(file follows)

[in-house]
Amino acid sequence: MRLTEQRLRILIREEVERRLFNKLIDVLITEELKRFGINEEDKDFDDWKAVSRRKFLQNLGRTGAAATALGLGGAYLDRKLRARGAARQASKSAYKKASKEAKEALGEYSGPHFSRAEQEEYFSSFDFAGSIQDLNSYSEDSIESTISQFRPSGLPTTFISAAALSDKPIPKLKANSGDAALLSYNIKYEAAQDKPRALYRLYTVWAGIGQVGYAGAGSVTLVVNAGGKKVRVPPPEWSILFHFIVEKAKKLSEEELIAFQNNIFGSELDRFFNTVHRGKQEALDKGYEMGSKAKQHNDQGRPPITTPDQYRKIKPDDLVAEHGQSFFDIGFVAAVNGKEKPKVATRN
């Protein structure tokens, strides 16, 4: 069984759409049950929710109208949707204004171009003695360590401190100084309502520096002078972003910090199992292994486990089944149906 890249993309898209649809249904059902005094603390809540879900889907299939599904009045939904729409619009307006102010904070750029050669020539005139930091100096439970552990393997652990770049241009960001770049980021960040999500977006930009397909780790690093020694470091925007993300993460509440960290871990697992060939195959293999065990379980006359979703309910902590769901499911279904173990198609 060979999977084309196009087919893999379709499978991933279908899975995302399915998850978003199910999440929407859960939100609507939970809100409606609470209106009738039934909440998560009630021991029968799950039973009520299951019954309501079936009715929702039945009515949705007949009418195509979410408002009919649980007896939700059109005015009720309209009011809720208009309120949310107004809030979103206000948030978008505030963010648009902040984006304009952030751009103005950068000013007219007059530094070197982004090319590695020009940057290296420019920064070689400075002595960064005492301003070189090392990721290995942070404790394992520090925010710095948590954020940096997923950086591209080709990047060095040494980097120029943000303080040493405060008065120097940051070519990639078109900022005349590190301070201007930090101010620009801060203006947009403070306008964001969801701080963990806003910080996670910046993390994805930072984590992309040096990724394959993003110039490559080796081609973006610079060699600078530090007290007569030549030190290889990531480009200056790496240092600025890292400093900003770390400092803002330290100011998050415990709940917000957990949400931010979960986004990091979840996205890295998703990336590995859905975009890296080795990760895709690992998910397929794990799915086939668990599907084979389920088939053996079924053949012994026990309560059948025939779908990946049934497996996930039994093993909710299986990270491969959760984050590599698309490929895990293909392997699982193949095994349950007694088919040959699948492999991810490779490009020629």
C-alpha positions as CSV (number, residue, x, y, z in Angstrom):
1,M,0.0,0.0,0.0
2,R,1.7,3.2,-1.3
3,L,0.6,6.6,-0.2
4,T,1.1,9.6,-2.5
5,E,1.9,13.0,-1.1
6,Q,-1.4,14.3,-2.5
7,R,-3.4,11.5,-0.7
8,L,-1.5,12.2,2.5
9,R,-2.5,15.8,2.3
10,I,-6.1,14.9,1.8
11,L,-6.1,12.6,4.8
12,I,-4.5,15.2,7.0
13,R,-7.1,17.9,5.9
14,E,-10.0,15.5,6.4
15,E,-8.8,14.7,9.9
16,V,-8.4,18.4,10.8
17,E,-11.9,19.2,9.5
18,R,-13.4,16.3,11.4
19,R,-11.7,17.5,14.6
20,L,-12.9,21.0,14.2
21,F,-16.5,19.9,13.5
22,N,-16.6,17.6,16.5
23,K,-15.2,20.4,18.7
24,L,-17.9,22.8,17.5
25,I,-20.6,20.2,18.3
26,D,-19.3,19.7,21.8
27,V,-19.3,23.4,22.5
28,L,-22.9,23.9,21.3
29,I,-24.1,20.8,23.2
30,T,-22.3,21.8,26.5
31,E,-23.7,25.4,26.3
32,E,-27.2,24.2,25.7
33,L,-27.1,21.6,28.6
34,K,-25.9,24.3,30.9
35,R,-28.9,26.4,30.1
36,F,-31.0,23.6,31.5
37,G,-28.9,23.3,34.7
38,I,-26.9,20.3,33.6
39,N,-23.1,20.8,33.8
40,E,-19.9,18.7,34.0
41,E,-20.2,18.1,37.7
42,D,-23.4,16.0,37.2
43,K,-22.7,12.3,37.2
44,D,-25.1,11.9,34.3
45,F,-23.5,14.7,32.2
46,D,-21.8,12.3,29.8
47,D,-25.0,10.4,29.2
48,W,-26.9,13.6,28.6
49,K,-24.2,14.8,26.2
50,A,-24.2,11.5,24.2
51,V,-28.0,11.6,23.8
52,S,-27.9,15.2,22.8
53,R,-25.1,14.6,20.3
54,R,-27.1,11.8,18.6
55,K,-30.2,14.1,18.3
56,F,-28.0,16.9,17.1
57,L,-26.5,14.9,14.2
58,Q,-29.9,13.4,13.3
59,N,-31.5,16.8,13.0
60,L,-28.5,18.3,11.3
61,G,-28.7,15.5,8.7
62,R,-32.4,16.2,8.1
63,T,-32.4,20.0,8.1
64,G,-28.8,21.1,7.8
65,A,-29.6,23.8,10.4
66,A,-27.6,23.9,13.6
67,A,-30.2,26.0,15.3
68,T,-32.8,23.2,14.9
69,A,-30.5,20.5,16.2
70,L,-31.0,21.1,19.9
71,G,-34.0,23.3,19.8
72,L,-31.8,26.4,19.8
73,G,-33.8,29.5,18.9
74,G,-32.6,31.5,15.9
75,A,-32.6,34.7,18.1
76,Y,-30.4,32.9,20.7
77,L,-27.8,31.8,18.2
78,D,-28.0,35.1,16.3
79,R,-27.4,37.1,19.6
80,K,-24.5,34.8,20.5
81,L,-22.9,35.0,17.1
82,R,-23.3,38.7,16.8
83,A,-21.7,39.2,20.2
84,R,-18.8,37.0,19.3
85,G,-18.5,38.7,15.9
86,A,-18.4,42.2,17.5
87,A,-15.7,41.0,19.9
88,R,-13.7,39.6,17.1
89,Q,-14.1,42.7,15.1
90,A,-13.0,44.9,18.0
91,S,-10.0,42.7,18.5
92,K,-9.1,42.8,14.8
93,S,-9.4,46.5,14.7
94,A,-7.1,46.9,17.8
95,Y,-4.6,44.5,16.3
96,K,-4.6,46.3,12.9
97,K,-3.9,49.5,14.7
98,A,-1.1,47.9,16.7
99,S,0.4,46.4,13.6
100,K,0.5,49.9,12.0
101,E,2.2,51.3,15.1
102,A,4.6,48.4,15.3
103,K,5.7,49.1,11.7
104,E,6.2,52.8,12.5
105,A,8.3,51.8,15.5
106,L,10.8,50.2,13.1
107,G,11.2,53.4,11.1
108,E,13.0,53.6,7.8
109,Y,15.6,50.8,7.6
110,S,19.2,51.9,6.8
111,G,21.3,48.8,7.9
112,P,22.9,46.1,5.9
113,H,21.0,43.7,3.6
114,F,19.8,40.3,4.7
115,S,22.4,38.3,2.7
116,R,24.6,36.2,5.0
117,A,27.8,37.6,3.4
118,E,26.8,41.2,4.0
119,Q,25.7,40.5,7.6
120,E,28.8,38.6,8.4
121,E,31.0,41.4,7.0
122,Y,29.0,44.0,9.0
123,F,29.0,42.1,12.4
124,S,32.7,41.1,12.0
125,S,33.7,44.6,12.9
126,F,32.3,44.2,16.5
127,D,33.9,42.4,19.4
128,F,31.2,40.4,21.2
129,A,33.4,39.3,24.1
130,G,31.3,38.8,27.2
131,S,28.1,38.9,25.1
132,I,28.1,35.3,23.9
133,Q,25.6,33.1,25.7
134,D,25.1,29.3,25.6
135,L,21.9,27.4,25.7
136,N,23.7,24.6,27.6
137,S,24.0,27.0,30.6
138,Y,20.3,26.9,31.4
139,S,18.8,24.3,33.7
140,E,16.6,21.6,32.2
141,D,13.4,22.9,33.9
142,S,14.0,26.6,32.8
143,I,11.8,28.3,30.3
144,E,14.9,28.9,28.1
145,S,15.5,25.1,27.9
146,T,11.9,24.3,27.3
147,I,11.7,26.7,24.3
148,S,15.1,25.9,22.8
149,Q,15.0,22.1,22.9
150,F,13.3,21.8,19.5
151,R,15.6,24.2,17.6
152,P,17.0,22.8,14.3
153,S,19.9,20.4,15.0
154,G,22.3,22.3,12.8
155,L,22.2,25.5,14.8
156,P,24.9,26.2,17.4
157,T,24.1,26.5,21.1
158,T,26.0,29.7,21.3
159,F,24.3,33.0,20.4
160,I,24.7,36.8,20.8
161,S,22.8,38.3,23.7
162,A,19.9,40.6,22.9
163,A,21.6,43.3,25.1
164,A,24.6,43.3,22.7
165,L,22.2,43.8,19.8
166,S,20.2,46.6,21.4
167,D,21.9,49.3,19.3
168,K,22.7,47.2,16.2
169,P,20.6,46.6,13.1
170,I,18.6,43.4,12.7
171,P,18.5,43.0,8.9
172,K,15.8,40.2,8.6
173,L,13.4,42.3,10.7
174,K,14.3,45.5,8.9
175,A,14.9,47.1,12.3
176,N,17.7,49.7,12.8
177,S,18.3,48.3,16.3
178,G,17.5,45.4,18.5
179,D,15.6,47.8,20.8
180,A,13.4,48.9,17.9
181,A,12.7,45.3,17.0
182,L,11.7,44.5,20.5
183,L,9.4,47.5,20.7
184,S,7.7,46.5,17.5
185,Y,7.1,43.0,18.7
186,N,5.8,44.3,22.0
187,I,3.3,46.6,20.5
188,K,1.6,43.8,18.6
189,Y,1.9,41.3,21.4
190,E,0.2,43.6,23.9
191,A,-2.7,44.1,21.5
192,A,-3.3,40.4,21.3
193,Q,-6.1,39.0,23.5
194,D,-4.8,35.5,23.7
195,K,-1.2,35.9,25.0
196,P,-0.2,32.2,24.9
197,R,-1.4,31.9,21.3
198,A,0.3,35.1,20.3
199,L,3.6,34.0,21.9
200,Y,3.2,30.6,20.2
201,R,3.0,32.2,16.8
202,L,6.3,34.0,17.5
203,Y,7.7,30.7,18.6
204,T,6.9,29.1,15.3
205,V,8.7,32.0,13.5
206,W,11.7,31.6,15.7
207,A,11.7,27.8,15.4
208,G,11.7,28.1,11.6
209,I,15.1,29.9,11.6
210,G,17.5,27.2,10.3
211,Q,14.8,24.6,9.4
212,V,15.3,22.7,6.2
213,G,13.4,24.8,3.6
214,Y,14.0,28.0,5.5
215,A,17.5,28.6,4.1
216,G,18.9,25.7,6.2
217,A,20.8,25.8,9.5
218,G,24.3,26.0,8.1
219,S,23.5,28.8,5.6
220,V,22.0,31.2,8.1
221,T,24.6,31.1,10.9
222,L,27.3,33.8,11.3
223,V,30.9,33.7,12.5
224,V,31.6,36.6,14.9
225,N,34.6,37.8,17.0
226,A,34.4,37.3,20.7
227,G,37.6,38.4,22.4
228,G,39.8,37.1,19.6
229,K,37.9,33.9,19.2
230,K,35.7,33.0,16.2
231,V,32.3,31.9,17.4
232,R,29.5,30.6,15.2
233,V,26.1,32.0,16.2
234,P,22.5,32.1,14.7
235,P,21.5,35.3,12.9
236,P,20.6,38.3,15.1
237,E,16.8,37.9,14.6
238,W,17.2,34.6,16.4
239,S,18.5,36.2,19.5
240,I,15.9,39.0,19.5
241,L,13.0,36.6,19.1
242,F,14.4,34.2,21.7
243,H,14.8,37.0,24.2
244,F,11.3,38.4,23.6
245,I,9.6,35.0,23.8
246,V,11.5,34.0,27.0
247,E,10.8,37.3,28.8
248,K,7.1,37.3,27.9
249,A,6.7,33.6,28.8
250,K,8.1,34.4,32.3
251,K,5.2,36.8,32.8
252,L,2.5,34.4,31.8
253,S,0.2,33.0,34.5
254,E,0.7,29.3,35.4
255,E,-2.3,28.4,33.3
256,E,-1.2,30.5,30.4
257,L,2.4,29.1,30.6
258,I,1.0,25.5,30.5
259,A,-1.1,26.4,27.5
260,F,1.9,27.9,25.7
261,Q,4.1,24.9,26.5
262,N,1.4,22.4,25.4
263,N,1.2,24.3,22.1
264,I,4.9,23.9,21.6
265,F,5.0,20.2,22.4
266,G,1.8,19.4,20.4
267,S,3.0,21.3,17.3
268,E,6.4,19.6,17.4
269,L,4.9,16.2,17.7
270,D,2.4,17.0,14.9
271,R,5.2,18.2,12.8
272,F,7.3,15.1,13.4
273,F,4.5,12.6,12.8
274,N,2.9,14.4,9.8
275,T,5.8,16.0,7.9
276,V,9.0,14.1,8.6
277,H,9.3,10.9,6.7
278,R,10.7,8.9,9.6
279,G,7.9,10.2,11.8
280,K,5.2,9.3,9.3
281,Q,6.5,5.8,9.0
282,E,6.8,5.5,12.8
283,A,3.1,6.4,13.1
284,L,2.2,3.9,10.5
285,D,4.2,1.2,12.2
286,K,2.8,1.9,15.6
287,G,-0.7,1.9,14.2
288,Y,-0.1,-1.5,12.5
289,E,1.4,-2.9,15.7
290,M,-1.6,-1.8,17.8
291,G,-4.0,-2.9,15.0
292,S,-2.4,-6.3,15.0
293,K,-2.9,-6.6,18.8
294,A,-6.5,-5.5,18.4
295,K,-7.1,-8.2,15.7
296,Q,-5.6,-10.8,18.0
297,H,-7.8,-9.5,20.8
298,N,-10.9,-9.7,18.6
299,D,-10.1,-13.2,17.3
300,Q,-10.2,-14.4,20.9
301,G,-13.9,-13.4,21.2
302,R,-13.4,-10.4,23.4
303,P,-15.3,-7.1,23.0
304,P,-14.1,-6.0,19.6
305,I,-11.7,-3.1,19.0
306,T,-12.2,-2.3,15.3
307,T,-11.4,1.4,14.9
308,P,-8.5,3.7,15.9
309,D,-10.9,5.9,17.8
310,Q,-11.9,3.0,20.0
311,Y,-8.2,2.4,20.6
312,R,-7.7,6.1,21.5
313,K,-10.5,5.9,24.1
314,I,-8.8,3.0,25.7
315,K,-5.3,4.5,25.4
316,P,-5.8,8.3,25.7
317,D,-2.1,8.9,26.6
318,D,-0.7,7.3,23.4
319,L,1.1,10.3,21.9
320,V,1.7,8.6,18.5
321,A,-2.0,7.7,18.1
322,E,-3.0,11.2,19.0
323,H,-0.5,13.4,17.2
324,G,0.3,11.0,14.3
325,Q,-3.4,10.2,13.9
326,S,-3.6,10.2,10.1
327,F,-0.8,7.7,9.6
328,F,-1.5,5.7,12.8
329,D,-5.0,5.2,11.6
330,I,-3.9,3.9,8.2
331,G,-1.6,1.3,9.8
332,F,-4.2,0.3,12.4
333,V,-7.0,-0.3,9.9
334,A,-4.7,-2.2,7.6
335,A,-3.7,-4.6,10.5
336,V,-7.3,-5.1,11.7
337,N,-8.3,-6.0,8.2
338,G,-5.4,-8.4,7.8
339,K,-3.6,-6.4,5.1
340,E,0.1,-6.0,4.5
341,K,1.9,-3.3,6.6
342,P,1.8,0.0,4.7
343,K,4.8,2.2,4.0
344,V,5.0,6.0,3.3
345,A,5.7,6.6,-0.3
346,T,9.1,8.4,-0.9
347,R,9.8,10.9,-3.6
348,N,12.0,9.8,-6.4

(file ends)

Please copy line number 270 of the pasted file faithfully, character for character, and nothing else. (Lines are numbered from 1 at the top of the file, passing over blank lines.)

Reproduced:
266,G,1.8,19.4,20.4